In Part II of his Weekend Fight Musings, Michael DiSanto looks back at last Friday's FX event in Australia.
PEARSON RETURNS TO 155 WITH A BANG
At first, I thought it qualified as Ross Pearson’s career-defining moment. Then I recalled that Pearson had defeated Dennis Siver nearly three years earlier in a Fight of the Night effort. I’m not sure which win is more impressive: Siver, because he is widely viewed as a top contender, or George Sotiropoulos, because he served opposite Pearson for a couple months on Australian television in the UFC’s reality show debut in the eastern part of the world. Whatever the case, Pearson’s dominant performance on Friday night returns him to the lightweight division with a ton of momentum.
For my money, I preferred the Brit at featherweight. Maybe he is one of those guys who performs better if he cuts less weight? Maybe he is better off with a little extra muscle, even if his frame is a bit small for the lightweights? I don’t know. All I know is he looked great.
THE SMASHES A SMASH HIT
I enjoyed both TUF Smashes finale bouts. It was also fitting that an Australian and a UK rep won, hopefully bringing both nations deeper and deeper into the sport we all love. With the finals behind us, I’m eager to see how Norman Parke and Robert Whittaker fare in the UFC going forward. It would be great to see one or both make a serious run, which would only further deepen the UFC’s already strong international ties.
THE FANS FINALLY GET TO SEE THE REAL HECTOR LOMBARD
Few fighters enter the UFC on a 25-fight unbeaten streak. Hector Lombard did just that this past summer. There was talk of an immediate title shot against pound-for-pound monster Anderson Silva. There was talk about a single elimination bout and then a shot at Silva. There was talk about this and about that. And then, Lombard laid an egg.
Call it what you will, but Lombard’s split decision loss to Tim Boetsch was an egg. Boetsch is a seriously tough dude who fought a great fight that night. But Lombard didn’t display any of the trademark savagery that made him one of the most sought-after free agents in the sport just a few months prior. He fought with a not-to-lose approach, rather than a win-at-all-costs mentality.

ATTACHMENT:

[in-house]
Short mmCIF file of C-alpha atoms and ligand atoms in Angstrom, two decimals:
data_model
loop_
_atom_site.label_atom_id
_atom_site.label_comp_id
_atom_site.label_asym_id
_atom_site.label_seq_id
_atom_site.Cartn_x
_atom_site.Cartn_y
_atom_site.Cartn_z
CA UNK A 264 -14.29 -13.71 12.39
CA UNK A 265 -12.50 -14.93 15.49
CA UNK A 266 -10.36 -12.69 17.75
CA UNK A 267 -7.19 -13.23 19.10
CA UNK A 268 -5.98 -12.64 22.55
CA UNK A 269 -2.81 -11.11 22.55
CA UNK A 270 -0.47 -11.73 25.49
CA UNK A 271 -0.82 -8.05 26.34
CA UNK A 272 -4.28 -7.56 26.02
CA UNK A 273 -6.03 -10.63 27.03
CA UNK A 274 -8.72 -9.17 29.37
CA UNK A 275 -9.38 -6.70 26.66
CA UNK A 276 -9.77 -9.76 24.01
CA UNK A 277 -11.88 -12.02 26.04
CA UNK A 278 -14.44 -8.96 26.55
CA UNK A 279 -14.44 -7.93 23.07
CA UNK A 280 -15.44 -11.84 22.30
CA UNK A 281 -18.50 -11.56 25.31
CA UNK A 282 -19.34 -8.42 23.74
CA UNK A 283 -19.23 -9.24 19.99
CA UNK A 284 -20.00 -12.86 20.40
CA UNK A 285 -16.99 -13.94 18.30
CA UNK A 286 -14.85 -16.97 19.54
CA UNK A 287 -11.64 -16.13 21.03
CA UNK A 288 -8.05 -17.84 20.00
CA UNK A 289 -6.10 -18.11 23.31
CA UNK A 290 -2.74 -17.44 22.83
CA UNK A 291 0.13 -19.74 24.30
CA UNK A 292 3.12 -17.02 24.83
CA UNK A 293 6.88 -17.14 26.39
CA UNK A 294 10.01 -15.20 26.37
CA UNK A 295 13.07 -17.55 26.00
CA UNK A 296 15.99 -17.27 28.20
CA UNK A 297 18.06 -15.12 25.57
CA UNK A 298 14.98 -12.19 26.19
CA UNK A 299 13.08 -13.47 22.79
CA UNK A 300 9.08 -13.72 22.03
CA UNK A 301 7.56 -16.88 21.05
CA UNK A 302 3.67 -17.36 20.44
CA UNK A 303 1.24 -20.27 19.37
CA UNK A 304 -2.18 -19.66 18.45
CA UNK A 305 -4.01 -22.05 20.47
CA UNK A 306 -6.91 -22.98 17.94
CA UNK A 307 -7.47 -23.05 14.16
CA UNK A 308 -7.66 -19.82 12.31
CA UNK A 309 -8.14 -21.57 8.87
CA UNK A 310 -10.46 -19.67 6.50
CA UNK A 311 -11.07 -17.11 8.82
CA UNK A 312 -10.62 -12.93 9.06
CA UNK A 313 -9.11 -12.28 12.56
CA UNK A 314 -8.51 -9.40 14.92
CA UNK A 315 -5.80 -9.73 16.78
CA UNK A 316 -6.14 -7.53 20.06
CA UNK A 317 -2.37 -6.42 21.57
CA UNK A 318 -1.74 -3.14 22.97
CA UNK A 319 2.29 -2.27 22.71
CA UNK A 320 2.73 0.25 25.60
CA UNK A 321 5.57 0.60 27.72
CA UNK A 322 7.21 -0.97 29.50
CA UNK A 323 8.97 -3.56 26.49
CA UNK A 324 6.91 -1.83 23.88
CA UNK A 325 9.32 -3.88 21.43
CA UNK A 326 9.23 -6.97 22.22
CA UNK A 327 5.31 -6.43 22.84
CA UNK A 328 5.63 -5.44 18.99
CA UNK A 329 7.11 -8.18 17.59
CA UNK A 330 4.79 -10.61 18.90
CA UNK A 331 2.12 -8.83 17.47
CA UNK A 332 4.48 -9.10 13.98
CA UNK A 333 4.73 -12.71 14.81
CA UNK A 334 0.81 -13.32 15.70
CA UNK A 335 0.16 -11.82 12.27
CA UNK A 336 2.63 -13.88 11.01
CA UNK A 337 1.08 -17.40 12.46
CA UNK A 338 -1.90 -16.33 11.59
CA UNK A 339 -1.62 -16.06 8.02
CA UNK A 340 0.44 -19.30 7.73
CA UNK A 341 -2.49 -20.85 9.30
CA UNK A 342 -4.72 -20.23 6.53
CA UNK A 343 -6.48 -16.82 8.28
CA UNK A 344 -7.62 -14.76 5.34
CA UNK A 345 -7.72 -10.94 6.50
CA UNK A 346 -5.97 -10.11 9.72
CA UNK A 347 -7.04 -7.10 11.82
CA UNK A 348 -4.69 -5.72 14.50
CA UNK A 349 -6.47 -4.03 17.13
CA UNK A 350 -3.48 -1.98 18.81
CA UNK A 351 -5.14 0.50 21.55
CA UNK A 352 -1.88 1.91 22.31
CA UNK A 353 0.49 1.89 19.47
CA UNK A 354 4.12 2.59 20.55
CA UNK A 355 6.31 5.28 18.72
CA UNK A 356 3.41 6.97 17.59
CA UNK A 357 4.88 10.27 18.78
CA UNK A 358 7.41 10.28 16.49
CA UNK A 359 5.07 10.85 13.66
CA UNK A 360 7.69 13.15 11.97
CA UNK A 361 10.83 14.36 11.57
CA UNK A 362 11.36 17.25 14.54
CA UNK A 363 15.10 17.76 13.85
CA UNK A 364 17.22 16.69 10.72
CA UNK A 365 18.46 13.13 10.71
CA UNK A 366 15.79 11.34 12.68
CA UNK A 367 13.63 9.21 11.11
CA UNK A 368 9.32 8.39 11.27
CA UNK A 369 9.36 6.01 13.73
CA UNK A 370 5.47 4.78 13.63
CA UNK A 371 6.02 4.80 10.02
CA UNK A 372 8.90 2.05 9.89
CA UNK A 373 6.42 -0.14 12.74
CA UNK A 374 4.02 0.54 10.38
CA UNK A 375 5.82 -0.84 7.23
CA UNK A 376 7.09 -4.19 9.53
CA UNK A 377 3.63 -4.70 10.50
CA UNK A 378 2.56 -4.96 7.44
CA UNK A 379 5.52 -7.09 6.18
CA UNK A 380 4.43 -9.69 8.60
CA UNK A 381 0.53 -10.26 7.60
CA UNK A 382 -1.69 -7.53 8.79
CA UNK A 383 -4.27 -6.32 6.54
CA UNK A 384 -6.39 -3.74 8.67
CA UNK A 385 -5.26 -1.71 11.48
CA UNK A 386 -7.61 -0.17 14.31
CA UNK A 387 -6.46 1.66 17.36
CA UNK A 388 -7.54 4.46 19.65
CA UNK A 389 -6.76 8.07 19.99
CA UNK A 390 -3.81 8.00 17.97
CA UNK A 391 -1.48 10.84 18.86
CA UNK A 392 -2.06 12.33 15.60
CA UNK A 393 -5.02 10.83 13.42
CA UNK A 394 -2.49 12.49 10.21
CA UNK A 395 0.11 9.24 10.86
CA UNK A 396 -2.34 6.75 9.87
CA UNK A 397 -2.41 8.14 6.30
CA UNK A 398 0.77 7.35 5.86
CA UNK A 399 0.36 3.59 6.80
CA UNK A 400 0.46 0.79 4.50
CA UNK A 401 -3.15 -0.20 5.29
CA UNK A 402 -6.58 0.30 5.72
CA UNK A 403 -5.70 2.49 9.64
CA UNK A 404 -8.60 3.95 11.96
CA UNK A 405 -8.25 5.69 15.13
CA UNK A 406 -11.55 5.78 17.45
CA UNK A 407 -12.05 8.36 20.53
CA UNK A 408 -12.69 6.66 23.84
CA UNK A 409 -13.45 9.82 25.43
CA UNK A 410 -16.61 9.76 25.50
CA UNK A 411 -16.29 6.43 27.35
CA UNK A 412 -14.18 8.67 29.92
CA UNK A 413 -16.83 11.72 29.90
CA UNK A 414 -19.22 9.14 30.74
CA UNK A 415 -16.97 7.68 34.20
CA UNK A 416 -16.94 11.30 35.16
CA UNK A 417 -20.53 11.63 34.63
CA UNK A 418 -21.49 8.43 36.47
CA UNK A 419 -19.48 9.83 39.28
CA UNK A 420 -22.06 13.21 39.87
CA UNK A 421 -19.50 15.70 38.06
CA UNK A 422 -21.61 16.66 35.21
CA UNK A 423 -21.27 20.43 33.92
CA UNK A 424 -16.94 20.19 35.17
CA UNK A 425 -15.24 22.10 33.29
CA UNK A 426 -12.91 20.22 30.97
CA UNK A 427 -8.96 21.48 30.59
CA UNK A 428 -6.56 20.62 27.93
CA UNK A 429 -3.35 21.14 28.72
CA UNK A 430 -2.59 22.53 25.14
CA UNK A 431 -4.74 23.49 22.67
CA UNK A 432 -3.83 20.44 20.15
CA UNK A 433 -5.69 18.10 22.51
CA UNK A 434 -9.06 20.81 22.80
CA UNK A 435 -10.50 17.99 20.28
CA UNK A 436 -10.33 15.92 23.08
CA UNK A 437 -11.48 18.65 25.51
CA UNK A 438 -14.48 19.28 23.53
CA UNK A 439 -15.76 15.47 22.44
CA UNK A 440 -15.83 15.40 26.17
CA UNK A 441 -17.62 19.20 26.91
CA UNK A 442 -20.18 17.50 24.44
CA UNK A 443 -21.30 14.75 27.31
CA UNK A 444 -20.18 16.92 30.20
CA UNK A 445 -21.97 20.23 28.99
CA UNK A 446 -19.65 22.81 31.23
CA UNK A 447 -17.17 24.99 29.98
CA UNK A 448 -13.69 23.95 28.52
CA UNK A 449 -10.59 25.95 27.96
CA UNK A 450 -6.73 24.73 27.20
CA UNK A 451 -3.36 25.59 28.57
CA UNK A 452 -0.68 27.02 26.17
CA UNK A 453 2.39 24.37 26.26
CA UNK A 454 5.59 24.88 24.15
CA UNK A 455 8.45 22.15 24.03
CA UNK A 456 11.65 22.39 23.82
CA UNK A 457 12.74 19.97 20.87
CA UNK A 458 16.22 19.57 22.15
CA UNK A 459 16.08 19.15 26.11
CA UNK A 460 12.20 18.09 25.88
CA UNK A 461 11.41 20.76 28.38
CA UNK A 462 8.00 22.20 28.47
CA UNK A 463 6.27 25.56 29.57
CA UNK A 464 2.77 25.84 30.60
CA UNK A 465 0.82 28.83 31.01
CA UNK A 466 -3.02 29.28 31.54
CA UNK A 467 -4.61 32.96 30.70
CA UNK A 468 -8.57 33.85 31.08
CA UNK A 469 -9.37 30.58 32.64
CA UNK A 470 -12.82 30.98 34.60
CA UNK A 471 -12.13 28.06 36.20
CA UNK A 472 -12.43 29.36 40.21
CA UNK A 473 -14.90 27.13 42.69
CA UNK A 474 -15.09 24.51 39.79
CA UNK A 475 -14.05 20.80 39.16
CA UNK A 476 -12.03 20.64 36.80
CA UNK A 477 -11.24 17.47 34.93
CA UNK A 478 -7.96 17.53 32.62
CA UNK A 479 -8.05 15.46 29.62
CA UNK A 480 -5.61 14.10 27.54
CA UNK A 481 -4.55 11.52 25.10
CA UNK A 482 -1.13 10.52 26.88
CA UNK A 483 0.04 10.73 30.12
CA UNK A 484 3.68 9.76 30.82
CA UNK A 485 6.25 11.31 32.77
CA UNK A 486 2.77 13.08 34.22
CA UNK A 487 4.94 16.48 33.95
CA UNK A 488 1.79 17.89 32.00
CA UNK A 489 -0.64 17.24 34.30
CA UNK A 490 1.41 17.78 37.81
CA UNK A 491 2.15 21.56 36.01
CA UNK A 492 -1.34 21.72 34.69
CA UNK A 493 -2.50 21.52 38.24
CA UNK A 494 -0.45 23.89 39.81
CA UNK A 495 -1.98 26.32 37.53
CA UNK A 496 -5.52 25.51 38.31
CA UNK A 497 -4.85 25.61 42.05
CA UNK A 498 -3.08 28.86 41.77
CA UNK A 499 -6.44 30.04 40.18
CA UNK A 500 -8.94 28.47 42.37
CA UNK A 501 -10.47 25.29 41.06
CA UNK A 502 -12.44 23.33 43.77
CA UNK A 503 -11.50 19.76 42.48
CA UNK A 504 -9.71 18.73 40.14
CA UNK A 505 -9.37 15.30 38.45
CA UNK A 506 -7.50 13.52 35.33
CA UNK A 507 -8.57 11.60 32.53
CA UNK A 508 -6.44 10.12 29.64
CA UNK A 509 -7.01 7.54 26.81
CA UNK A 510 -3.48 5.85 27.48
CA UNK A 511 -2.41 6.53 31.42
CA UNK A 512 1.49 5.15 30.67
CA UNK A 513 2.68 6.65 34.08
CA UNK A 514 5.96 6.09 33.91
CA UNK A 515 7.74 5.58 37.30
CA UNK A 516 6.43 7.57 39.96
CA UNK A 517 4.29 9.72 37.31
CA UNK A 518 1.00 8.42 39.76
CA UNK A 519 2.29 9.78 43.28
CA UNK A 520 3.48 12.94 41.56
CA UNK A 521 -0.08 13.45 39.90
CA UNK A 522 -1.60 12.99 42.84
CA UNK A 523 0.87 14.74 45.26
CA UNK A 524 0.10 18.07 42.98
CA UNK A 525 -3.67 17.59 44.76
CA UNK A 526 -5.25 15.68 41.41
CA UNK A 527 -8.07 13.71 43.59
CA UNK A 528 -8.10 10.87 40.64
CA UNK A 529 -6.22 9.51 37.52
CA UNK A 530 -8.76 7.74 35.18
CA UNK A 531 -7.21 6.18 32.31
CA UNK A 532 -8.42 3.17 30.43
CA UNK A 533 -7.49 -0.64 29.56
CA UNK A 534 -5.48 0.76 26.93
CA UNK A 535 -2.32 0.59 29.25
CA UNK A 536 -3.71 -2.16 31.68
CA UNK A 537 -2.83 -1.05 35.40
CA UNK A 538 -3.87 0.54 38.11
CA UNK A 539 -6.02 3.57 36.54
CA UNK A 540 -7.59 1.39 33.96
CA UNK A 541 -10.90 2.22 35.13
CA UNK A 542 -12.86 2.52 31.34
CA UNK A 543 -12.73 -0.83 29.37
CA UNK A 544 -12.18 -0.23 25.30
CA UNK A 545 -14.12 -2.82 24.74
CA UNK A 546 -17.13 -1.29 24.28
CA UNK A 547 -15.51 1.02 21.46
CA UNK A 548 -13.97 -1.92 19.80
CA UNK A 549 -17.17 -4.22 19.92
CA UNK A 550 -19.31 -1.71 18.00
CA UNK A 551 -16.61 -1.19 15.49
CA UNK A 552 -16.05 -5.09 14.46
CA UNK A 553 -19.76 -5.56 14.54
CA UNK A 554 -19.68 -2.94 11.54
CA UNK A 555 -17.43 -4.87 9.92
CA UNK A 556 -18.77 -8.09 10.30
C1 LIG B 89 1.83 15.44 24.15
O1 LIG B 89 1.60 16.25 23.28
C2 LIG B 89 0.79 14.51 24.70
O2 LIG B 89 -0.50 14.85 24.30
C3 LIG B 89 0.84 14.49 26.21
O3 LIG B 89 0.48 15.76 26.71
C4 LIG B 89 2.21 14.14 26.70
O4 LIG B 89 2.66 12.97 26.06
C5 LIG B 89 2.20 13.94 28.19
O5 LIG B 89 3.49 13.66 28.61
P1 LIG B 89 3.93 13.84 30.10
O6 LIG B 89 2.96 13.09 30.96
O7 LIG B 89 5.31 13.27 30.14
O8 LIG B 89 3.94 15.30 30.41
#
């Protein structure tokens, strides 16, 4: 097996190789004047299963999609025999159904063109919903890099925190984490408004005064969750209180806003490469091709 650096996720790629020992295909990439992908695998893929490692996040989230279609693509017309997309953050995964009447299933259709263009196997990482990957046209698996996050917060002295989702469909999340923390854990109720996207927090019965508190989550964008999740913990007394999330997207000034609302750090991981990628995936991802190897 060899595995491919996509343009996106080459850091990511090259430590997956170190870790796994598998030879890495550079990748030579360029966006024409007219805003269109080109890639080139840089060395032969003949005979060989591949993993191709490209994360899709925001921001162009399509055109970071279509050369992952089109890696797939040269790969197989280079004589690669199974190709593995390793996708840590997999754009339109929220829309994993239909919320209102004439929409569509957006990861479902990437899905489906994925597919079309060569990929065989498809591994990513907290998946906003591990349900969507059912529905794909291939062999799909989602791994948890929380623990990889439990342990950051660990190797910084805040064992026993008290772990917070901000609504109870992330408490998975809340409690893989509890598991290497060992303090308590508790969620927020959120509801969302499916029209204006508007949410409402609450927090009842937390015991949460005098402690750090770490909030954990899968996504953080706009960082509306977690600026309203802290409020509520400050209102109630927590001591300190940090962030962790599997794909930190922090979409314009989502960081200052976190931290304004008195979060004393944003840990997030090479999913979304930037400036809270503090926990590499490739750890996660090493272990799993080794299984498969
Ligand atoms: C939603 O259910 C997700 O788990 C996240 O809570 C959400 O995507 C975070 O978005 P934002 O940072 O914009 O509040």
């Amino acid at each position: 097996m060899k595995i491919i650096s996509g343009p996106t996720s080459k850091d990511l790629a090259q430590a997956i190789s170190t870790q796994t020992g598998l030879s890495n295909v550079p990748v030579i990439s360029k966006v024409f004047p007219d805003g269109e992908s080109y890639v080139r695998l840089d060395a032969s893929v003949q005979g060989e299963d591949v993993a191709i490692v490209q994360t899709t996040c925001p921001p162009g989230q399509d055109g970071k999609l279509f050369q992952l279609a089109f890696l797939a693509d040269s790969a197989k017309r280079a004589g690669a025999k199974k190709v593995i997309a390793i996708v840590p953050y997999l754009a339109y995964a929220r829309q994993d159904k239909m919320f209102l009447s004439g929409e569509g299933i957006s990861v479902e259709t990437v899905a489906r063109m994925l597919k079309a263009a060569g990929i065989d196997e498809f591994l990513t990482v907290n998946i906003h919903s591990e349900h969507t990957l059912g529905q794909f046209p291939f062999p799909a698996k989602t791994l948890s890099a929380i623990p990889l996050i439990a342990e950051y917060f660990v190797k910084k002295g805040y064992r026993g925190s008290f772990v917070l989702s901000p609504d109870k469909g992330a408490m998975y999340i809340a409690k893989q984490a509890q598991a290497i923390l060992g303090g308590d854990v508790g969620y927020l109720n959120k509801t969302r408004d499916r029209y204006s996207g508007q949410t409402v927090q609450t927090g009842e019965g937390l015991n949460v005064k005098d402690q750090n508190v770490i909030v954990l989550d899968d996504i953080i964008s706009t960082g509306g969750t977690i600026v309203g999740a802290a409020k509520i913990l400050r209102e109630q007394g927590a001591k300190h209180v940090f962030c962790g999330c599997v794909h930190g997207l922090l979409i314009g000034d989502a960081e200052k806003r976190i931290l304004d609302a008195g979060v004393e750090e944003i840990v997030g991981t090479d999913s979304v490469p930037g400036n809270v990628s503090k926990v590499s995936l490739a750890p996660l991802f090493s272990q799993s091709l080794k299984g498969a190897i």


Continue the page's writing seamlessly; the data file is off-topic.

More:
Boetsch’s monster strikes and solid wrestling may have had a lot to do with that. First-time Octagon jitters may have contributed. Who knows? Something wasn’t right, because Lombard left us all scratching our heads wondering if he was, indeed, the monster we all thought he was heading into his debut.
Then everything changed when he stepped into the cage with Rousimar Palhares. Less than four minutes later, Lombard lived up to the tremendous hype that he carried on those massively broad shoulders when he signed with the UFC. A brutal knockout win over an extremely tough opponent was just what the doctor ordered to reinsert the Cuban national into middleweight relevance.
MENDES BACK ATOP THE LIST
I know. Aldo knocked him out in January thanks to a knee that ended the fight one second before the opening round ended. I also remember that I wrote yesterday that Dustin Poirier was the best in the division, next to Aldo. But Poirier isn’t yet ready for a title shot, in my opinion. He needs an A-list win. Mendes doesn’t have that problem.
The Team Alpha Male standout is now 13-1 in his career, with his lone loss to Aldo. Back-to-back knockout wins in his last two fights have largely erased the bitter taste of championship defeat. Is Mendes next in line after Edgar? Will he face Poirier in an eliminator? Maybe Ricardo Lamas or Hatsu Hioki? Maybe Clay Guida, if the shaggy contender defeats Hioki in his debut?
The featherweight division is quickly becoming one of the deeper divisions in the sport. And it is tough to argue that Mendes belongs anywhere, other than first in line behind Aldo.